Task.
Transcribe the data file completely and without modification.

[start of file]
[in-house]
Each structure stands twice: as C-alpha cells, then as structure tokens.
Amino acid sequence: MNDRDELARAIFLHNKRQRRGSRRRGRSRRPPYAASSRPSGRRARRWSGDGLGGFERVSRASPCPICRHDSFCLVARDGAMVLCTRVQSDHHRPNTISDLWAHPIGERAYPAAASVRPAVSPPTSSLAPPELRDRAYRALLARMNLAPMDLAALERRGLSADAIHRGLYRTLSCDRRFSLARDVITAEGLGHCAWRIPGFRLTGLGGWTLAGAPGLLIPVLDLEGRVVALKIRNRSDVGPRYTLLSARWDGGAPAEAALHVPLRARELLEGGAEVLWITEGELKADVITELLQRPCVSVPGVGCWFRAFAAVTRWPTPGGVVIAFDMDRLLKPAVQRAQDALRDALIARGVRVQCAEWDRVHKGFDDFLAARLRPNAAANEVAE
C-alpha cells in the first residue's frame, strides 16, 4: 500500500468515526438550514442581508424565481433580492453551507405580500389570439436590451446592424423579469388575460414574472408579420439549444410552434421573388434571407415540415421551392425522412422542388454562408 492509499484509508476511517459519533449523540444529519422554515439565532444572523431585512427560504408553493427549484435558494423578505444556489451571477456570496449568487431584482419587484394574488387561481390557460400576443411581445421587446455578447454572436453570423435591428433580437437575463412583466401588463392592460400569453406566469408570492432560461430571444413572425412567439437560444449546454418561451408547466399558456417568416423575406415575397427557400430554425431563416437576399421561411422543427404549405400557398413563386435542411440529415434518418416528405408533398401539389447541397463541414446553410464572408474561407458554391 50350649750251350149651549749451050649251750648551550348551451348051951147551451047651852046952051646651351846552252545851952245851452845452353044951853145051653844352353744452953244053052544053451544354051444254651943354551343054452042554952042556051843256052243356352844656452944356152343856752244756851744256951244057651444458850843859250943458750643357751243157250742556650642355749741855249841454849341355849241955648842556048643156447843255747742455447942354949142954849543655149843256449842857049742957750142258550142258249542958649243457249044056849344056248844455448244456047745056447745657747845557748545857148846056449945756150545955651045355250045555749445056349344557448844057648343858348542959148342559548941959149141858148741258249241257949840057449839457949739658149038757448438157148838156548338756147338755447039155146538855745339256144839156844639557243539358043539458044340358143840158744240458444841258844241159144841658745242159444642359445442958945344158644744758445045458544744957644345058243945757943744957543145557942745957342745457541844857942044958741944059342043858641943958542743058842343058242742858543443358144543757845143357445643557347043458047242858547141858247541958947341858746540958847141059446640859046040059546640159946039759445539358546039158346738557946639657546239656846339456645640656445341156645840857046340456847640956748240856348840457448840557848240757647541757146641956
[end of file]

[in-house]
Each structure stands twice: as C-alpha cells, then as structure tokens.
Amino acid sequence: MNDRDELARAIFLHNKRQRRGSRRRGRSRRPPYAASSRPSGRRARRWSGDGLGGFERVSRASPCPICRHDSFCLVARDGAMVLCTRVQSDHHRPNTISDLWAHPIGERAYPAAASVRPAVSPPTSSLAPPELRDRAYRALLARMNLAPMDLAALERRGLSADAIHRGLYRTLSCDRRFSLARDVITAEGLGHCAWRIPGFRLTGLGGWTLAGAPGLLIPVLDLEGRVVALKIRNRSDVGPRYTLLSARWDGGAPAEAALHVPLRARELLEGGAEVLWITEGELKADVITELLQRPCVSVPGVGCWFRAFAAVTRWPTPGGVVIAFDMDRLLKPAVQRAQDALRDALIARGVRVQCAEWDRVHKGFDDFLAARLRPNAAANEVAE
C-alpha cells in the first residue's frame, strides 16, 4: 500500500468515526438550514442581508424565481433580492453551507405580500389570439436590451446592424423579469388575460414574472408579420439549444410552434421573388434571407415540415421551392425522412422542388454562408 492509499484509508476511517459519533449523540444529519422554515439565532444572523431585512427560504408553493427549484435558494423578505444556489451571477456570496449568487431584482419587484394574488387561481390557460400576443411581445421587446455578447454572436453570423435591428433580437437575463412583466401588463392592460400569453406566469408570492432560461430571444413572425412567439437560444449546454418561451408547466399558456417568416423575406415575397427557400430554425431563416437576399421561411422543427404549405400557398413563386435542411440529415434518418416528405408533398401539389447541397463541414446553410464572408474561407458554391 50350649750251350149651549749451050649251750648551550348551451348051951147551451047651852046952051646651351846552252545851952245851452845452353044951853145051653844352353744452953244053052544053451544354051444254651943354551343054452042554952042556051843256052243356352844656452944356152343856752244756851744256951244057651444458850843859250943458750643357751243157250742556650642355749741855249841454849341355849241955648842556048643156447843255747742455447942354949142954849543655149843256449842857049742957750142258550142258249542958649243457249044056849344056248844455448244456047745056447745657747845557748545857148846056449945756150545955651045355250045555749445056349344557448844057648343858348542959148342559548941959149141858148741258249241257949840057449839457949739658149038757448438157148838156548338756147338755447039155146538855745339256144839156844639557243539358043539458044340358143840158744240458444841258844241159144841658745242159444642359445442958945344158644744758445045458544744957644345058243945757943744957543145557942745957342745457541844857942044958741944059342043858641943958542743058842343058242742858543443358144543757845143357445643557347043458047242858547141858247541958947341858746540958847141059446640859046040059546640159946039759445539358546039158346738557946639657546239656846339456645640656445341156645840857046340456847640956748240856348840457448840557848240757647541757146641956